There is so much to love about Grady’s. It may be the most isolated barbecue place on earth, and driving there through fields of cotton and peanuts is a joy. The building itself is unadorned.
The Gradys themselves are lovely people, sweet and charming. And they cook barbecue the way God wants us to cook it: whole hog over wood coals, with the fat dripping down onto the low, slow coals. Long time readers will recall my castigation of the Museum of African American History for its neglect of the important role of black persons in barbecue, and my suggestion that they should have included Grady’s, lock stock and owners, in the museum. Regular readers are probably getting tired of me repeating that Grady’s should be a UNESCO world heritage site, but it really should. So I headed to Grady’s following my heroic breakfast at Flo’s Kitchen and a modest lunch at Carol’s Home Cooking.
I love the atmosphere at Grady’s. I had a nice chat with three NC State grads from different cities who picked Grady’s to meet before their 50th graduation reunion, and also a couple of farmers. The place generates friendliness.
Despite my earlier meals I was ready to eat at Grady’s, though, and ordered a combination pork and chicken plate with butter beans and collards. The hushpuppies came as dependably as the sunrise.
Let’s start on the periphery. Two places with butter beans in one day. What have I done to deserve such fortune? Ah, and what butter beans! Delicious. The collards also were very good, and the hushpuppies were excellent, hot and fresh and with a great crust.
Just as even Homer nods, however, the chicken was just okay. It was only a smidgen better than the unfortunate chicken at the Skylight Inn, and that perhaps only because Grady’s was a thigh rather than a breast. I had higher hopes than expectations for the chicken, but even with that the chicken was a disappointment. And the pork, while very good, did not reflect Grady’s at its best. Almost a touch dry, it perked up with some additional vinegar-pepper sauce.
Still, it was a fine meal, and I won’t hesitate to drive well out of my way back to Grady’s. The food was great, except for the easily avoided chicken, and it’s just a wonderful place to be. If you haven’t been, you should go. If you go to Grady’s once, you’ll go again.
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7 thoughts on “Grady’s, Southern Wayne County, North Carolina”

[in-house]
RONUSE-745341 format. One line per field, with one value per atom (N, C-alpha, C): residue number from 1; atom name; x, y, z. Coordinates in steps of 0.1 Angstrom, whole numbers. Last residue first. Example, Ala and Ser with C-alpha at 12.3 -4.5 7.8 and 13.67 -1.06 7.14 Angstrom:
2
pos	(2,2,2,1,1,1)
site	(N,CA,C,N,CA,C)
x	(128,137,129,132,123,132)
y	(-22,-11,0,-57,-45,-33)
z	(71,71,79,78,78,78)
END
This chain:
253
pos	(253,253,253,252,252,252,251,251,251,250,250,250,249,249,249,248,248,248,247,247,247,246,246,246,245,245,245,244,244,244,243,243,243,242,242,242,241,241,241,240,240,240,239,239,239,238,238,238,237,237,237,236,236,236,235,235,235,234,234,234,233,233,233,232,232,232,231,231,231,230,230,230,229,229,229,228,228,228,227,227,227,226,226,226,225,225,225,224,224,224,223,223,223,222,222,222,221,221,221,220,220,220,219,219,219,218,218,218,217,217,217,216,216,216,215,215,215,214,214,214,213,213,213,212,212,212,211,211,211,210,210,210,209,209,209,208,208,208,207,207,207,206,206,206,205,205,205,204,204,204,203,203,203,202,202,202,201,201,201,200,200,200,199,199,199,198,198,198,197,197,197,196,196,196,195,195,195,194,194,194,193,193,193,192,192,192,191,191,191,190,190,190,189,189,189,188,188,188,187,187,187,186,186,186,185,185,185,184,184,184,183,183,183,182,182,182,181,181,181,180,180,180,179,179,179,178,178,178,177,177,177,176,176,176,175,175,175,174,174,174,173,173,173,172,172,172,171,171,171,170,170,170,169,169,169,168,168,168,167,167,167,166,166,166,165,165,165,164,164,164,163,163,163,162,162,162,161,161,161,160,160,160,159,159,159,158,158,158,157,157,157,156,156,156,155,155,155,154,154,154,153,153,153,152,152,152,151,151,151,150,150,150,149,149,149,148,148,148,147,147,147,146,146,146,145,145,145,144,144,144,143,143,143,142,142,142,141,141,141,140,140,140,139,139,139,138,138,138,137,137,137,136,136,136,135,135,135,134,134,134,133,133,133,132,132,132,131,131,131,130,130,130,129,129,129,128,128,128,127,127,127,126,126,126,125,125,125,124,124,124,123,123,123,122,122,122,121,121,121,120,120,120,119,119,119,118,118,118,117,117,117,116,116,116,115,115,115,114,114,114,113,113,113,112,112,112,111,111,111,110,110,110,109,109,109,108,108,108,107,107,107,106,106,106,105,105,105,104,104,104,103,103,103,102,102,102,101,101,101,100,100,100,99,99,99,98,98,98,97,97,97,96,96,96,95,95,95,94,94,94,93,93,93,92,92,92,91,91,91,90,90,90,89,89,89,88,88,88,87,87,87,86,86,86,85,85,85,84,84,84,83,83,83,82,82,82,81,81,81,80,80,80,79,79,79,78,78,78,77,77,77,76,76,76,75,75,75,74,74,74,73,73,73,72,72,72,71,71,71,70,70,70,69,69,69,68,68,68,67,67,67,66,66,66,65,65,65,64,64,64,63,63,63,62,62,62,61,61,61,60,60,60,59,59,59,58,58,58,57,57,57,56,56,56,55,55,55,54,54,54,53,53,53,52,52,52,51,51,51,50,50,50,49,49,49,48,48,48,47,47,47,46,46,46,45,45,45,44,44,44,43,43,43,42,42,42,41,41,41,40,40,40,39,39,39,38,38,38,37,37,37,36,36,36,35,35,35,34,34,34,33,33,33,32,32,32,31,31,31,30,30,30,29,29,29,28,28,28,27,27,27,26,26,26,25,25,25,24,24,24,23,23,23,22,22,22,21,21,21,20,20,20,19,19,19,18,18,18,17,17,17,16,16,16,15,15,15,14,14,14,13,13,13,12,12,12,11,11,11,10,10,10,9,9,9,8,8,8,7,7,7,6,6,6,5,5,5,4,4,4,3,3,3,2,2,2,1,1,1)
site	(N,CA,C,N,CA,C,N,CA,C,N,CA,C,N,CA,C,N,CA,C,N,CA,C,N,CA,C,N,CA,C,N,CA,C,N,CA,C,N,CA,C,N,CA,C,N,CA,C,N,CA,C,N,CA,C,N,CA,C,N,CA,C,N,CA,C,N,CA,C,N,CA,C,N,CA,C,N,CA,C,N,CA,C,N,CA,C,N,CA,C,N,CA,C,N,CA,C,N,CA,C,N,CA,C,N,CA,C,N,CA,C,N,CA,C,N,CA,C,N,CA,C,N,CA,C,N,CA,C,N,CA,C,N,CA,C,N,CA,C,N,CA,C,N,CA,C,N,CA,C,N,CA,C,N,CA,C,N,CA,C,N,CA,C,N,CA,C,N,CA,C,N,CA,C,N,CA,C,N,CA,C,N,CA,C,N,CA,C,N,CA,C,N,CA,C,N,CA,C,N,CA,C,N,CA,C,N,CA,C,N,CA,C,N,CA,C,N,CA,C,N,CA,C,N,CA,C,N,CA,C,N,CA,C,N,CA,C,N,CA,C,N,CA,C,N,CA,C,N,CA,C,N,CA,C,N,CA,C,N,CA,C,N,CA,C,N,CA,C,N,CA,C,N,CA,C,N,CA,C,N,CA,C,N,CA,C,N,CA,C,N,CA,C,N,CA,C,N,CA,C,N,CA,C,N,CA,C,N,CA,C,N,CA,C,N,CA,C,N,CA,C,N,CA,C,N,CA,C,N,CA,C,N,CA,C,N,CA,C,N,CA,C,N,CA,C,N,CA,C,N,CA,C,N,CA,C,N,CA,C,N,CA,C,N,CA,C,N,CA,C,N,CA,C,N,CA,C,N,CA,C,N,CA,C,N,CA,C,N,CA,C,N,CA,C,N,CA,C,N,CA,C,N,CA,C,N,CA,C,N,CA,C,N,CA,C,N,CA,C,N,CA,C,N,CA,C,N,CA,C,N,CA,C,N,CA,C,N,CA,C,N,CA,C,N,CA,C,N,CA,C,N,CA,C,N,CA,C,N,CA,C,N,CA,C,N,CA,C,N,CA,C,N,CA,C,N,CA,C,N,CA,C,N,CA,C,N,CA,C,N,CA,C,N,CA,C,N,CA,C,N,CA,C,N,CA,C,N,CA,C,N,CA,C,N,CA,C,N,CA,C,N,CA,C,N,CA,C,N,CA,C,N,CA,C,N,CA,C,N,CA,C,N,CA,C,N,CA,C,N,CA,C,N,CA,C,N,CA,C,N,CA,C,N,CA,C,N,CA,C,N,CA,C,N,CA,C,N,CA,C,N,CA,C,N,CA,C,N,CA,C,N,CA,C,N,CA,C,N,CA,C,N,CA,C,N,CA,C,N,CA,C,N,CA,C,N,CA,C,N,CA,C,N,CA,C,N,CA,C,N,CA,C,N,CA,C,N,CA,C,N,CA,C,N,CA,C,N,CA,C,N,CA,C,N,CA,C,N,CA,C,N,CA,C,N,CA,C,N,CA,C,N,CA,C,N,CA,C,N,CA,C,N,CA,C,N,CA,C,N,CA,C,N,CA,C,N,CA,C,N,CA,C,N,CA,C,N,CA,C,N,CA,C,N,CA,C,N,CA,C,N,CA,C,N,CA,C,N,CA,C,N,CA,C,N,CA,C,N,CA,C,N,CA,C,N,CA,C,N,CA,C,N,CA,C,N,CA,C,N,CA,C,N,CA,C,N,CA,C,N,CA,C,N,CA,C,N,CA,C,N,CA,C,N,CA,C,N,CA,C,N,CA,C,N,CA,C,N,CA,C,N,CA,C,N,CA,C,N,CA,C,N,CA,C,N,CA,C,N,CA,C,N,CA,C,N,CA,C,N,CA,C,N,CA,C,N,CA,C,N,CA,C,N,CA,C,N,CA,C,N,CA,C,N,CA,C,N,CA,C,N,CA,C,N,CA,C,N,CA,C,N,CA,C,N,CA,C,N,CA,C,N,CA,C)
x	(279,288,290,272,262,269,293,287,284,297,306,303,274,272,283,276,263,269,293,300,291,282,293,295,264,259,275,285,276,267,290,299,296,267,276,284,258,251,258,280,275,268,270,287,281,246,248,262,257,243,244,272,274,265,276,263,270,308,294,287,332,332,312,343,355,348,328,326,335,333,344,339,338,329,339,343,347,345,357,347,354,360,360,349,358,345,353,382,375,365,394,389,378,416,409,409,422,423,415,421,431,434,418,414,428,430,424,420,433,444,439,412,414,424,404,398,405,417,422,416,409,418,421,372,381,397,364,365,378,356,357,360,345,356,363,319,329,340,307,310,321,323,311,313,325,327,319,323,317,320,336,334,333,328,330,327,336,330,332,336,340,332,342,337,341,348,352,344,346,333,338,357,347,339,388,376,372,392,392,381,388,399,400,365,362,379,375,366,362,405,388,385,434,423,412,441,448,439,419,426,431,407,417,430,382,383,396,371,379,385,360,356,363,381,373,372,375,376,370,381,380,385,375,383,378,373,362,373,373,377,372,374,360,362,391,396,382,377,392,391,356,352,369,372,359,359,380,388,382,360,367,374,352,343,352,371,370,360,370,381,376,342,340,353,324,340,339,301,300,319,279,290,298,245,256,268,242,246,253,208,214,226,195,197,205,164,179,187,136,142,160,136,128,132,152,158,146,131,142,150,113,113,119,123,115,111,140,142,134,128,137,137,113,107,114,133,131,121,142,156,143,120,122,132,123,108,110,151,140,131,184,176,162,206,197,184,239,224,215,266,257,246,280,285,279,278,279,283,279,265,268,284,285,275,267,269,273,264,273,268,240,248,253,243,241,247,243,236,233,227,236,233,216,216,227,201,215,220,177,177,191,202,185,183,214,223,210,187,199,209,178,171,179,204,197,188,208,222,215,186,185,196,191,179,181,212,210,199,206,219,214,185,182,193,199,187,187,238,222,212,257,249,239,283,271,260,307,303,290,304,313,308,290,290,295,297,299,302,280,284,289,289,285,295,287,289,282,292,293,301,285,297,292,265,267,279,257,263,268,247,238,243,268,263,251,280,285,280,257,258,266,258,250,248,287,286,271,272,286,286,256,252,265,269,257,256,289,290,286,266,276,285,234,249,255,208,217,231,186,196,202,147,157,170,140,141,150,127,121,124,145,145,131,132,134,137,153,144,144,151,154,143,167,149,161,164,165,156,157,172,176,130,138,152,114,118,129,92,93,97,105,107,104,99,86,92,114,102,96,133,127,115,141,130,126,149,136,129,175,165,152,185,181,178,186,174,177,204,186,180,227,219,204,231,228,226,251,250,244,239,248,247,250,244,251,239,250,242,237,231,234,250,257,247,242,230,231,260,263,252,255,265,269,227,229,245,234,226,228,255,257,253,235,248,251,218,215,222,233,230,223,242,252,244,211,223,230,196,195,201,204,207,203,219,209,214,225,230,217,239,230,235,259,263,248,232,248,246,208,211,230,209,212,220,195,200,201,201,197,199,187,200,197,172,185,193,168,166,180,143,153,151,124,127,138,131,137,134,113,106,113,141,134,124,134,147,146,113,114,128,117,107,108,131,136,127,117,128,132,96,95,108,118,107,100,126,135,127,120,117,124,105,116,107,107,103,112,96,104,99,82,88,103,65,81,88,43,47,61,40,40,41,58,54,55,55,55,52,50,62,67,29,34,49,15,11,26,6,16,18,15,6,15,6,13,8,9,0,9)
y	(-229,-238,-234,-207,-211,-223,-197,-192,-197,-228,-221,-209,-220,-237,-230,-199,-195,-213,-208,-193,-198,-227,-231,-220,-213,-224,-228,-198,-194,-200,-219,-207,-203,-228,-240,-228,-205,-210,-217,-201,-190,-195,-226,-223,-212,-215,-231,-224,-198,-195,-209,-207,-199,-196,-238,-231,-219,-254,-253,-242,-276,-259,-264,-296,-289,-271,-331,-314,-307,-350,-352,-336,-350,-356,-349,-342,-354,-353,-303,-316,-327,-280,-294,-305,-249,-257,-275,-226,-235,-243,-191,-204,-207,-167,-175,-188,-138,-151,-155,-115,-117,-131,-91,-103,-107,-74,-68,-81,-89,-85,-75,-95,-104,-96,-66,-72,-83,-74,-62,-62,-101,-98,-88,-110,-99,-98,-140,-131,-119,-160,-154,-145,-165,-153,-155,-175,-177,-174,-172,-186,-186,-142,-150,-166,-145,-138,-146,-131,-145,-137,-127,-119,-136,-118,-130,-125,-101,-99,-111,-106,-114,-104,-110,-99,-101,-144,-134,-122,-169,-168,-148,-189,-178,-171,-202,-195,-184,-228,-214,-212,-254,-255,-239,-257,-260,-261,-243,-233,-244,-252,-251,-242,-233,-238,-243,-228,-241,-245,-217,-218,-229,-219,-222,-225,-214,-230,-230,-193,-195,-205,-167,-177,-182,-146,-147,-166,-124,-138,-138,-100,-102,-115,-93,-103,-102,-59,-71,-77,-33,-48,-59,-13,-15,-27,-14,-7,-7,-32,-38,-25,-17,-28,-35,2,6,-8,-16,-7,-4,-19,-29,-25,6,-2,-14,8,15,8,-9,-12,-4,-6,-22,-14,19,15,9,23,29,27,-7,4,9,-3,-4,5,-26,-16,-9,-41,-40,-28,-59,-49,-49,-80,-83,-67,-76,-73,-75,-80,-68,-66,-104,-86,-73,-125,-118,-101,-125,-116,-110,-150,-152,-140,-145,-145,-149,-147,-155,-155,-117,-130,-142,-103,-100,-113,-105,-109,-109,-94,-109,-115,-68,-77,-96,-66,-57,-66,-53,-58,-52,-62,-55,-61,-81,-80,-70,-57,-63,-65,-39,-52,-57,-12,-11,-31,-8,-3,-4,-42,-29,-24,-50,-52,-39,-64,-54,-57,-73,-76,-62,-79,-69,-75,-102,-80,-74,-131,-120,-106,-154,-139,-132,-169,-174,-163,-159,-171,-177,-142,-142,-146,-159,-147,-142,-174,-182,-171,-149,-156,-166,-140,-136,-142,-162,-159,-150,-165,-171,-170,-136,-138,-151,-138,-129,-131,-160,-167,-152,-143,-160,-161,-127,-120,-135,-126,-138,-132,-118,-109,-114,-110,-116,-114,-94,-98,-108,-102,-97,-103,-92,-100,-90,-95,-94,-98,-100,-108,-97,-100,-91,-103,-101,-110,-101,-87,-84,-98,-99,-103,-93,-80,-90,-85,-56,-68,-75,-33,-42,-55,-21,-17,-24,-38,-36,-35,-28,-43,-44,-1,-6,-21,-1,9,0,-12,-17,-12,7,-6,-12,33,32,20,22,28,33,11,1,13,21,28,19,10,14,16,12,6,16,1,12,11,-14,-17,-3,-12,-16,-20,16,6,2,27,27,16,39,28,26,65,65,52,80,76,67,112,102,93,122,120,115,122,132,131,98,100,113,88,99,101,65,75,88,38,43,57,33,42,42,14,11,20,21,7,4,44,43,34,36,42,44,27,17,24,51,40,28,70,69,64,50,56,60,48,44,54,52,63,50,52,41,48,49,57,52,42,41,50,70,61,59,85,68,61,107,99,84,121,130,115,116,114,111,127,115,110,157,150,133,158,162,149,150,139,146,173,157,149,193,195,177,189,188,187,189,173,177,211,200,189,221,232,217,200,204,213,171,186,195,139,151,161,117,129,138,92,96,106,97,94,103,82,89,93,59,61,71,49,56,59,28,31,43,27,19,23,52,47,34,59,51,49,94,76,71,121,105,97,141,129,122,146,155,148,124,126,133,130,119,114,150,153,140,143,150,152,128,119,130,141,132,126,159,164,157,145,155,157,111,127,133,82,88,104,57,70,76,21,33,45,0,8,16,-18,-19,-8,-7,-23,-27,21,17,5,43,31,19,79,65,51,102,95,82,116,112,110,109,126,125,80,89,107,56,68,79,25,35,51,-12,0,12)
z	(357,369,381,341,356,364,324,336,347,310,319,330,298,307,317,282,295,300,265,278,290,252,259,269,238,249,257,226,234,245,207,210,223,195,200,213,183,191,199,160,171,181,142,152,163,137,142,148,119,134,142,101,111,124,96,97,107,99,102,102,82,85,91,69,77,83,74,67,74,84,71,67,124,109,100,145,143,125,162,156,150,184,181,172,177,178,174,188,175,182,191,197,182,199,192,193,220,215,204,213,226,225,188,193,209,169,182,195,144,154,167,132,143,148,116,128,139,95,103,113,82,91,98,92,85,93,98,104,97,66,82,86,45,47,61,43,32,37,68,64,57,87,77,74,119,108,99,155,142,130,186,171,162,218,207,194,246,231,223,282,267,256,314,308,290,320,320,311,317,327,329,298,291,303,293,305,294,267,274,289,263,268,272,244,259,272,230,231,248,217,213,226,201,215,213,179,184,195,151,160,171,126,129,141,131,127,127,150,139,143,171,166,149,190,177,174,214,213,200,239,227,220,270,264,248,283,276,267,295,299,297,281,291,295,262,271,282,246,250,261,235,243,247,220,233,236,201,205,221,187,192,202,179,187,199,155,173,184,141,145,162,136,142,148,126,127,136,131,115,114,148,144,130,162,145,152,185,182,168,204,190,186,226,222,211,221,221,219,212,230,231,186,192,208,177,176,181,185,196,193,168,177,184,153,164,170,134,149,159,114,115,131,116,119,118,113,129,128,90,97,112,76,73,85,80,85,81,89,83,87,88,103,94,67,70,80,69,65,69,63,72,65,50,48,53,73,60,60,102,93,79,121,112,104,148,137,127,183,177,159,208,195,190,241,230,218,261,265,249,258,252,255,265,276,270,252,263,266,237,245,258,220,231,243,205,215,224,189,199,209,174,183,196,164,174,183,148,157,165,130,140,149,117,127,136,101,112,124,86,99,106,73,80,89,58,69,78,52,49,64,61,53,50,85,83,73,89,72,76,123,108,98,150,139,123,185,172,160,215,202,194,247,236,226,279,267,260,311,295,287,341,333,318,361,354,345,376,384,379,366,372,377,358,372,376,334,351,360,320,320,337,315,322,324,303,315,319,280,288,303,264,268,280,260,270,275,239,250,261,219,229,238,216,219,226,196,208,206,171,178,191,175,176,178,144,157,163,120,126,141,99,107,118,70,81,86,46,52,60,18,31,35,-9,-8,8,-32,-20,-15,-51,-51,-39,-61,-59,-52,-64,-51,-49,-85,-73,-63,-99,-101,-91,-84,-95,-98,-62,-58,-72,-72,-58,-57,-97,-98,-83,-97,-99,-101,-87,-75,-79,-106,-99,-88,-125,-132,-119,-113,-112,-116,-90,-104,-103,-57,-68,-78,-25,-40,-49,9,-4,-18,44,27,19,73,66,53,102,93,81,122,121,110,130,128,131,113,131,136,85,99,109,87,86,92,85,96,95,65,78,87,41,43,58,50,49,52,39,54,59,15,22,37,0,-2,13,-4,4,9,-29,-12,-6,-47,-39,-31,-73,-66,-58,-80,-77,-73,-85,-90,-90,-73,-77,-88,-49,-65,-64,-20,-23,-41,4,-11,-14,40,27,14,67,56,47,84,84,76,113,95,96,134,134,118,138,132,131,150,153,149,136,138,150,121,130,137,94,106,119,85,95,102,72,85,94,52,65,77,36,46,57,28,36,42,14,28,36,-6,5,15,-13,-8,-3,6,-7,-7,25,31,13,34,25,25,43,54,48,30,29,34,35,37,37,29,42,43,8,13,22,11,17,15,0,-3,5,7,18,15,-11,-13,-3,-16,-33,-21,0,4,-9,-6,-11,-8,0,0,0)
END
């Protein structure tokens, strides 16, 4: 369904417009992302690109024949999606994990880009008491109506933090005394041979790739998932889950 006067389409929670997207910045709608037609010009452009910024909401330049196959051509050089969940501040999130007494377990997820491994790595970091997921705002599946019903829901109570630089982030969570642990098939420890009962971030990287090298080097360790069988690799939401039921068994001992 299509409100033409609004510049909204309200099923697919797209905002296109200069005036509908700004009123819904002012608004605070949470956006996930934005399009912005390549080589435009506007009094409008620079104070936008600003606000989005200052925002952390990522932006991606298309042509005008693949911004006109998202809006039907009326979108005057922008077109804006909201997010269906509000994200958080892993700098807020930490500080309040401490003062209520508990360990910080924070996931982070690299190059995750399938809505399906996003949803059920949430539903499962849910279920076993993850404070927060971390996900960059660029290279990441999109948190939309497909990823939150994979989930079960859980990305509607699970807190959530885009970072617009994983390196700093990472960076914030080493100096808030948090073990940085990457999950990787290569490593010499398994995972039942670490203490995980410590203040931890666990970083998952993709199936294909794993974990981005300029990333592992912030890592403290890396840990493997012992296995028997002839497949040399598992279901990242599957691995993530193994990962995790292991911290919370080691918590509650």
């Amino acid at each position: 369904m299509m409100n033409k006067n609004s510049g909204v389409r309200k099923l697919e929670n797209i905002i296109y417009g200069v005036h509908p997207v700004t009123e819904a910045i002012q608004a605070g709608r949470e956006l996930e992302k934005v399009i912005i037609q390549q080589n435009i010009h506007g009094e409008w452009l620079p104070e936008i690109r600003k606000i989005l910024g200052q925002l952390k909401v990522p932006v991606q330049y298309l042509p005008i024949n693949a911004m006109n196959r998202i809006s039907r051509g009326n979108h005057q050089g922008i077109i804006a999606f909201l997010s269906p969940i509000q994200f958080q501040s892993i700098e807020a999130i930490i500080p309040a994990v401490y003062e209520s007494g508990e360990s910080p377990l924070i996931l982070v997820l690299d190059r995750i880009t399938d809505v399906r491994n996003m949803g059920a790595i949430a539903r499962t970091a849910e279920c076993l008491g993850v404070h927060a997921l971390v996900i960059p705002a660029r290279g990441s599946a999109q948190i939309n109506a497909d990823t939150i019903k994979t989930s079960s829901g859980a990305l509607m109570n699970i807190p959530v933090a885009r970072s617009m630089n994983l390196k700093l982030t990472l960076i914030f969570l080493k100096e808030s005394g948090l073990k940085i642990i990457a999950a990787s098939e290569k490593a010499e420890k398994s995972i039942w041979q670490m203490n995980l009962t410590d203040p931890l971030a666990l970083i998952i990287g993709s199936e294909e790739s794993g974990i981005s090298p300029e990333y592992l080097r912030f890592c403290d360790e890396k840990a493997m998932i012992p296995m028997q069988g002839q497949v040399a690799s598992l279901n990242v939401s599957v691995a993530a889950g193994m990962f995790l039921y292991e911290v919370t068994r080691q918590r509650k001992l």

You really are good at finding the classics.
It helps to have relatives who love to eat.
Next time get the fried chicken. At it’s best, meaning most of the 14 or so times I’ve had it, it’s life-changing.
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I shall. It’s a great area for fried chicken. This time I just said “chicken” and wound up with the grilled. Maybe they thought I should watch my weight
Your Comment about the contribution of Black people in history was spot on! I frequent Charleston often and the Gullah influence on food there is huge. We would not have BBQ as we know it today if it were not for the Slaves back then. That tradition continues to this day. Rodney Scott in Hemingway, SC, is an example of the great tradition of BBQ. Jestine’s in Charleston, may it RIP, Bertha’s, and Hannibal’s Kitchen. Rodney Scott has opened locations in Charleston and Atlanta, and B’s Cracklin BBQ in Atlanta. You won’t find better Southern Food than these, and there are others.
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Thanks for your comment! There are so many great black-owned barbecue places. Archibald’s in Northport, AL has the best ribs on earth, and Dreamland in Tuscaloosa may have the 2d best. What was that place in Greenwood, MS — Leotha’s? Rollin’ Ribs Part II in Upper Marlboro, Paynes in Memphis, Helen’s in Brownsville, Pinkie’s in MD, Big T’s in Columbia, Sweatman’s all are places (like the wonderful original Scott’s, Rodney Scott’s, and the original B”s) you can read about on this blog And there are others that don’t leap to mind immediately I’ll be posting soon on the Smoking’ Jarhead in VA — and on others.
And I need to get back to Brenda’s n Montgomery and Lannie’s in Selma. I ate at both places a lot during my voting rights days.